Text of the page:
NEW YORK (GenomeWeb News) — Job creation by US life sciences employers survived the first year of the recession in 2008, and thrived over most of the previous two years, according to a new state-of-the-industry study released last week.
The Battelle/BIO State Bioscience Initiatives 2010 reported two-year gains in life-science jobs — along with increases in academic bioscience R&D, and bioscience higher education degrees awarded through 2008, and in NIH funding between the federal 2007 and 2009 fiscal years. A six-year stretch between 2004 and last year also showed increases in venture capital financing over 2002-07. But during those two overlapping six-year periods, each of the top 10 states saw declines in the number of bioscience patents awarded, in some cases by double digits.
Overall the life-science industry gained 19,000 jobs, or 1.4 percent in total jobs for 2008, compared with the previous year, even as overall private-sector employment fell by 0.7 percent, according to the report, released by Battelle Memorial Foundation and the Biotechnology Industry Organization.
"When I got involved in the bioscience industry in the early 1990s, I was counseled with the words, 'It's a marathon, not a sprint.' In some ways it's a marathon: You've got to get the fundamentals right," Mitchell Horowitz, vice president of Battelle's Technology Partnership Practice, told GenomeWeb Daily News. "You've got to be in it in the long term. But when I look at this sector, in some ways it's a sprint now. We really are growing. It's generating big job numbers. It's high-quality jobs. It's growing through the first year of the recession. How many sectors can say that?"
Horowitz spoke Tuesday, a day after the report was released at BIO's 2010 International Convention in Chicago. He said the job gain reflected growth in both basic research institutions as well as smaller and larger biotech and pharma companies.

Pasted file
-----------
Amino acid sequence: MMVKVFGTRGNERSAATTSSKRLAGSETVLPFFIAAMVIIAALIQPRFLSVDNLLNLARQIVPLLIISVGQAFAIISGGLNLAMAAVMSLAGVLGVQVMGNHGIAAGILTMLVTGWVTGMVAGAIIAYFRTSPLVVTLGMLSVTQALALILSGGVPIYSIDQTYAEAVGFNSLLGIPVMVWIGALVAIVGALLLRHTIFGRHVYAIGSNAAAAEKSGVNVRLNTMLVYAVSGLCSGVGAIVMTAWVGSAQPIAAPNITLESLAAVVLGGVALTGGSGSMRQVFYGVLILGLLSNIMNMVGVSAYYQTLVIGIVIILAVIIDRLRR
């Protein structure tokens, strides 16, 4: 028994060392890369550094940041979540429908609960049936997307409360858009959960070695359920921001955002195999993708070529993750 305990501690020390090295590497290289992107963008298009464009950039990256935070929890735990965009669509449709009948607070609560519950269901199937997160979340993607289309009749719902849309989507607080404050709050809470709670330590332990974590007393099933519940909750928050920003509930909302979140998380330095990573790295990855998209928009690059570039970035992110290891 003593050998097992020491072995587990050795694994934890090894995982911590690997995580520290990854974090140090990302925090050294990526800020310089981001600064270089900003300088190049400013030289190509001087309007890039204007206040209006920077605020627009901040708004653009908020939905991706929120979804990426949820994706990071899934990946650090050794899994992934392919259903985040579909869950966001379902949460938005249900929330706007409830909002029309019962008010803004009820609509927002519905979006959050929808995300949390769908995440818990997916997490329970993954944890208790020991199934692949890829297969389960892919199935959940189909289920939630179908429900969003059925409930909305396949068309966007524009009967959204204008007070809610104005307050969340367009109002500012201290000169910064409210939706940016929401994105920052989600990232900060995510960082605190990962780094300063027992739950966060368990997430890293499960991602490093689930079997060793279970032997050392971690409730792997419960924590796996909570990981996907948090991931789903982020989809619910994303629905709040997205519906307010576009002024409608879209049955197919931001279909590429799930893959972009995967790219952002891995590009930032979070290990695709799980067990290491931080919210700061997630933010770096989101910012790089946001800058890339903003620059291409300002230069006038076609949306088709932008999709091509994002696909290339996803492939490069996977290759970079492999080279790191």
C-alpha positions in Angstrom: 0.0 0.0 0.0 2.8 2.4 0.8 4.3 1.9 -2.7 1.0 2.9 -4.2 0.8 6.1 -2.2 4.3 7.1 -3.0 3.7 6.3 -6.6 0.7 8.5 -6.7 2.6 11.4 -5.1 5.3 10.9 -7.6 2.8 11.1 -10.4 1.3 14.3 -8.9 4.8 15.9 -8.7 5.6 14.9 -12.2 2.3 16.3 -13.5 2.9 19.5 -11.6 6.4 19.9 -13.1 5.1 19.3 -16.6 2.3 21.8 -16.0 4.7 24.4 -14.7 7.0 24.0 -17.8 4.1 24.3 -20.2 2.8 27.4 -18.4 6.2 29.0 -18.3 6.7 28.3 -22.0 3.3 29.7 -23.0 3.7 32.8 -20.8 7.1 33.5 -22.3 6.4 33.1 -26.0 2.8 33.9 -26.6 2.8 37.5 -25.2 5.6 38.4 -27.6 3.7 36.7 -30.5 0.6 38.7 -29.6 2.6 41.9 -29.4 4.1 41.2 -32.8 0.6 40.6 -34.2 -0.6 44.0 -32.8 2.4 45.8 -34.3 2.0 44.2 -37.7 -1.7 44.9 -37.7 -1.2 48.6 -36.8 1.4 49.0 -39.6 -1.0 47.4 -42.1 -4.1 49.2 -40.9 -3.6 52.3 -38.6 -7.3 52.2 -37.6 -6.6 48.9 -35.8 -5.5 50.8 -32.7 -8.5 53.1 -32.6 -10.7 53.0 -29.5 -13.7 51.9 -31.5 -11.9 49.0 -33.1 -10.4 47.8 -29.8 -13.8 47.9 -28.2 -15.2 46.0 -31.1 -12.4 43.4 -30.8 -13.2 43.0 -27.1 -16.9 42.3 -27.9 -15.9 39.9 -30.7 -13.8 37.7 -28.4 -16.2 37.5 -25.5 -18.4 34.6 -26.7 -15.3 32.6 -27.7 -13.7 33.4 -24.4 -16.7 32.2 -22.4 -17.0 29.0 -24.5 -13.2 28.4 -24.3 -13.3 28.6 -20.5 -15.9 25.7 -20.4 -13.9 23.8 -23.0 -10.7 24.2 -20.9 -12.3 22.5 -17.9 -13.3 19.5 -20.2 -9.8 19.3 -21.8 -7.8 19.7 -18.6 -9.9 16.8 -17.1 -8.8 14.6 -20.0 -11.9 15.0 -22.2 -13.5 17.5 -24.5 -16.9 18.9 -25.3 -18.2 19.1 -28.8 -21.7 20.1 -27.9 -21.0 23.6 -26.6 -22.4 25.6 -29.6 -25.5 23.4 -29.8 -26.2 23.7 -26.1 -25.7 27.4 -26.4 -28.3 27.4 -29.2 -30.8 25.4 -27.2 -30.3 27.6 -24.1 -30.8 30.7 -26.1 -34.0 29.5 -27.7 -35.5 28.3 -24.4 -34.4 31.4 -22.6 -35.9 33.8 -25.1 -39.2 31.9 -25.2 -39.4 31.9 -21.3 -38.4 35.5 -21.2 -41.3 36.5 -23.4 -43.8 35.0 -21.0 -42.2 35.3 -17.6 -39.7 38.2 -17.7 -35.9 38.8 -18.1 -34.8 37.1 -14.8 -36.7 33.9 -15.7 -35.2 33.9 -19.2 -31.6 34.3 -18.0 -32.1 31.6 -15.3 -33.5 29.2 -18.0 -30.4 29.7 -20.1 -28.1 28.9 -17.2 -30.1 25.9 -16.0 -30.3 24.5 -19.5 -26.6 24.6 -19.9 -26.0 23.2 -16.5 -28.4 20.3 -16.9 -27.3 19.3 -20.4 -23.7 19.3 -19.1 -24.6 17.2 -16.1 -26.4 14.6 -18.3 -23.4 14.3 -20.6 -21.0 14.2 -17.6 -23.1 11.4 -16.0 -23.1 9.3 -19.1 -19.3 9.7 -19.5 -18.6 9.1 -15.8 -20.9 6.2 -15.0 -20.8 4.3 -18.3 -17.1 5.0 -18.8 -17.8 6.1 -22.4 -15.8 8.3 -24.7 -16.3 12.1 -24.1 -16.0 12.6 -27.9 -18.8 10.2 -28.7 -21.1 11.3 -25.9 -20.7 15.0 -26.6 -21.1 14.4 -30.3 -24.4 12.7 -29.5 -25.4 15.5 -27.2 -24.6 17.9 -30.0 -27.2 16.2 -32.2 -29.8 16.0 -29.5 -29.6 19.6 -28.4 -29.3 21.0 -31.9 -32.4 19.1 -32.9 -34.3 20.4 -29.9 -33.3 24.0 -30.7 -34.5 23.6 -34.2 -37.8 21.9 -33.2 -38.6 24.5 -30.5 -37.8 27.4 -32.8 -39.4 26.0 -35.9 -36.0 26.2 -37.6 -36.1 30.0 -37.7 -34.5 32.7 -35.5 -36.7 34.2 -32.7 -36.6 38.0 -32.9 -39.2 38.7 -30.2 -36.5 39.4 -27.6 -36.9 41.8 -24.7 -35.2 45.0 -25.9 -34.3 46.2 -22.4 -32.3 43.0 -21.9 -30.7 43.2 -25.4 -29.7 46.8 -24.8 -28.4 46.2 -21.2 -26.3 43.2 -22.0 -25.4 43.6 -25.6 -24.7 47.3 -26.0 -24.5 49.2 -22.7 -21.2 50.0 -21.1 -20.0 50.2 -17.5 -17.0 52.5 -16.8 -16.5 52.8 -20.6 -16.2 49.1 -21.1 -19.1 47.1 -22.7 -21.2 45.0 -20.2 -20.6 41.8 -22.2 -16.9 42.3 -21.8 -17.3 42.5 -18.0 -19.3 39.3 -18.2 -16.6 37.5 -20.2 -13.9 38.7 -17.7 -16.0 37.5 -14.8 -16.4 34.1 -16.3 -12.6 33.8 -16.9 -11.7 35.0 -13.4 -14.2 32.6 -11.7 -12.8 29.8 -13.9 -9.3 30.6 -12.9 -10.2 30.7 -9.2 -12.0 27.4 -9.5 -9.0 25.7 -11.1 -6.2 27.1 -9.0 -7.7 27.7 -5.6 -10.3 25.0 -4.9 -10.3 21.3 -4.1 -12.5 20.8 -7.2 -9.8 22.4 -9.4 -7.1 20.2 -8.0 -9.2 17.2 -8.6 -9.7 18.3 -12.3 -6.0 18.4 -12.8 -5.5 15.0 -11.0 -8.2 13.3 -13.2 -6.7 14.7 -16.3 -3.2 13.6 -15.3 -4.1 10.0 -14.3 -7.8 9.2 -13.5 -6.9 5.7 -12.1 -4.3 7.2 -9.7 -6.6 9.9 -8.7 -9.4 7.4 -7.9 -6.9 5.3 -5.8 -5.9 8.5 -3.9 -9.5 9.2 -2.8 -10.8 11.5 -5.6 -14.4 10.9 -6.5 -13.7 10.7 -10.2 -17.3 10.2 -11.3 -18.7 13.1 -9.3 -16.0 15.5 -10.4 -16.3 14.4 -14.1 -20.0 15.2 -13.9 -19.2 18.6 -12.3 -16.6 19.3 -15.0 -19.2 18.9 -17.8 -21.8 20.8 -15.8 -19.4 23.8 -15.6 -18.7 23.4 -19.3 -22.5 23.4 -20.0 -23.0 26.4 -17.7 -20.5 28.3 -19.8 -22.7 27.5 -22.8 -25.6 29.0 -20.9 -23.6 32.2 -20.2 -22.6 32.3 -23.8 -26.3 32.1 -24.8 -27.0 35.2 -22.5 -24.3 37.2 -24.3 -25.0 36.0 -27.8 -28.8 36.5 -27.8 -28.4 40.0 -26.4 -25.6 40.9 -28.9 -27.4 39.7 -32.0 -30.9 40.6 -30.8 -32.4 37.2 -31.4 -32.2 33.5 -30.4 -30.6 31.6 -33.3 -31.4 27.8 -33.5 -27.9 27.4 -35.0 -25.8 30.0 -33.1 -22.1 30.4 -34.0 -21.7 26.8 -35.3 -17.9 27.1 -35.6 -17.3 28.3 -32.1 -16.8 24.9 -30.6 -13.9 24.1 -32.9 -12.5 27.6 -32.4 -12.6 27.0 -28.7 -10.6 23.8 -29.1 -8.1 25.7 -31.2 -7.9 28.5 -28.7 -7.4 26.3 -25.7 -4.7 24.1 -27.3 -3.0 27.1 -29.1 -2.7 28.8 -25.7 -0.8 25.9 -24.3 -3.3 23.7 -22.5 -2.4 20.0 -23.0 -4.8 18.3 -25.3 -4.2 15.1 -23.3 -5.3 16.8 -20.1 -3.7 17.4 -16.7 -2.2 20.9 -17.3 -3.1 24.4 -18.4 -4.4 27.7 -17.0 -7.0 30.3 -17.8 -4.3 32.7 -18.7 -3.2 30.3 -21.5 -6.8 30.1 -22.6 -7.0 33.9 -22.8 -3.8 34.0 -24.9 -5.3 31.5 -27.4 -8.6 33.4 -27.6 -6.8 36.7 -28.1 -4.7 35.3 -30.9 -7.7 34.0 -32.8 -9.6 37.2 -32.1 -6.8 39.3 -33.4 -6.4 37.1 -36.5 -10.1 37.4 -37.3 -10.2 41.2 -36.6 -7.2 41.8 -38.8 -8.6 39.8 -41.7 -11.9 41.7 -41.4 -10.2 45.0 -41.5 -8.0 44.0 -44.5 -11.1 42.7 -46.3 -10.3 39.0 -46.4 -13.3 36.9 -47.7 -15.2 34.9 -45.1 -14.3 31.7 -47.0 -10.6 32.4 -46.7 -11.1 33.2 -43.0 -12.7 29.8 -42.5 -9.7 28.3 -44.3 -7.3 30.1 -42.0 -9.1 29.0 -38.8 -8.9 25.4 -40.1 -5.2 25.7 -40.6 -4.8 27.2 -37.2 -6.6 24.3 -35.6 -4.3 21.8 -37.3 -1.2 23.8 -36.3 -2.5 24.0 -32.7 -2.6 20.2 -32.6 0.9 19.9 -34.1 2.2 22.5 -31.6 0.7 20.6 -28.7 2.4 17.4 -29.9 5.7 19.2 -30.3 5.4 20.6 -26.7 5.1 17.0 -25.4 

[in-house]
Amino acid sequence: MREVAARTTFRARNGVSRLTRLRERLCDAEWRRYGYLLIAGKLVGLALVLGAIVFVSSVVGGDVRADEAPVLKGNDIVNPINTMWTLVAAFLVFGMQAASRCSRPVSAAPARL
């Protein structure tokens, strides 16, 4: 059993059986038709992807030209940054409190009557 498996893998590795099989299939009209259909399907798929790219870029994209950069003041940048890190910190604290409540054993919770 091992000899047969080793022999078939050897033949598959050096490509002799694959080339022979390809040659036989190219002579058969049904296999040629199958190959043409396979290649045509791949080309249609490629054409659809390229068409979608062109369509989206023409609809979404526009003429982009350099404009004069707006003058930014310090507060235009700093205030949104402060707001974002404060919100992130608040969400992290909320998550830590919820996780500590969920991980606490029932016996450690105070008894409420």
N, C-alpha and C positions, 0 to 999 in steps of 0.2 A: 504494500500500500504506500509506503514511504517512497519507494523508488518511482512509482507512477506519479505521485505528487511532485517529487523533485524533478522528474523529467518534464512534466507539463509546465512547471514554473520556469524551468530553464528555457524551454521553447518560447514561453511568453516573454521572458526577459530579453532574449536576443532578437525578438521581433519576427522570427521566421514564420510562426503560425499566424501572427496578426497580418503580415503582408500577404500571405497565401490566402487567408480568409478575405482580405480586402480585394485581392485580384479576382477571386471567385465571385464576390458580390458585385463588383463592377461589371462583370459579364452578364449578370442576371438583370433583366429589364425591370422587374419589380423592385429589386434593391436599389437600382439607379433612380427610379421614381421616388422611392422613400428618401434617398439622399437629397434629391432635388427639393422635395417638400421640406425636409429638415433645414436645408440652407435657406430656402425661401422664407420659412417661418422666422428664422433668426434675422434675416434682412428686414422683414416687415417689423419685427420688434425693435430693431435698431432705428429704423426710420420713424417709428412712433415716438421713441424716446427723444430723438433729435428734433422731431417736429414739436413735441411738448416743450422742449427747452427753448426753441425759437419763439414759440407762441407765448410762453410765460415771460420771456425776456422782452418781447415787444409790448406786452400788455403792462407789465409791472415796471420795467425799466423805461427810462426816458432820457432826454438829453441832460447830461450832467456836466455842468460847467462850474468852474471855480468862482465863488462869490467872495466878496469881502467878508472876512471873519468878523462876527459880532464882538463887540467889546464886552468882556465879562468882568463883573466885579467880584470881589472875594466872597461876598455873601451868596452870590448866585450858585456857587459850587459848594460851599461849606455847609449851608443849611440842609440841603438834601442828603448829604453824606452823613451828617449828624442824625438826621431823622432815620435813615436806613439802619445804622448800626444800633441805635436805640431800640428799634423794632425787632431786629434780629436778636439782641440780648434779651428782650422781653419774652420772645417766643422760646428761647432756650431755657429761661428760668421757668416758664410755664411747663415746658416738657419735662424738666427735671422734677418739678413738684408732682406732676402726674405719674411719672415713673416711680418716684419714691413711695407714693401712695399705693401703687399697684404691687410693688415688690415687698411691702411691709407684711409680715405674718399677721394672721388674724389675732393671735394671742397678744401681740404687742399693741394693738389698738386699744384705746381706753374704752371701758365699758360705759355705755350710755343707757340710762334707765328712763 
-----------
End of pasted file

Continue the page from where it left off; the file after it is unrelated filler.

The report illustrated two effects of the recession. One is the 14.6 percent jump in NIH funding between federal FY 2004 and FY 2009, when funds from the $862 billion federal stimulus measure are included. When American Recovery and Reinvestment Act funds are subtracted, NIH funding between FY '04 and FY '09 dipped by 4.7 percent, from $22.5 billion to $21.5 billion, according to the report.
The other recession-related effect is a sharp, nearly 37 percent drop in VC financing between 2008 and 2009, to just $7.77 billion. That's just under the $7.79 billion recorded for 2004 — though between '04 and last year, the states with the most life sciences activity saw VC gains compared with the 2002-07 period studied in the last Battelle/BIO report, released in 2008.
This year's 75-page report acknowledges that it does not address fully the recession's effect on life-science hiring since 2008. "The real impacts of the recession are likely to be reflected in the 2009 data once these data become available," the report stated.
According to the report, more than 1.4 million people finished '08 employed in any of four life-science specialties: research, testing, and medical labs; agricultural feedstock and chemicals; medical devices and equipment; and drugs and pharmaceuticals.
The 2008 data showed a 2.3 percent year-to-year dip in pharma employment, a 7,445-job loss reflecting the onset of industry consolidation. Among the other specialties, between 2007 and 2008 research, testing, and medical labs grew by 11,670 jobs, or 2.1 percent; medical devices and equipment increased by 10,140 jobs, or 2.4 percent; and agricultural feedstock and chemicals saw the greatest percentage gain at 4.6 percent, adding 5,021 jobs.
A look at three key job titles studied by Battelle/BIO report this year, and in its previous report, showed the greatest job growth among medical and clinical laboratory technicians, whose numbers rose about one-third between '06 and '08, from 305,470 to 404,680 employees.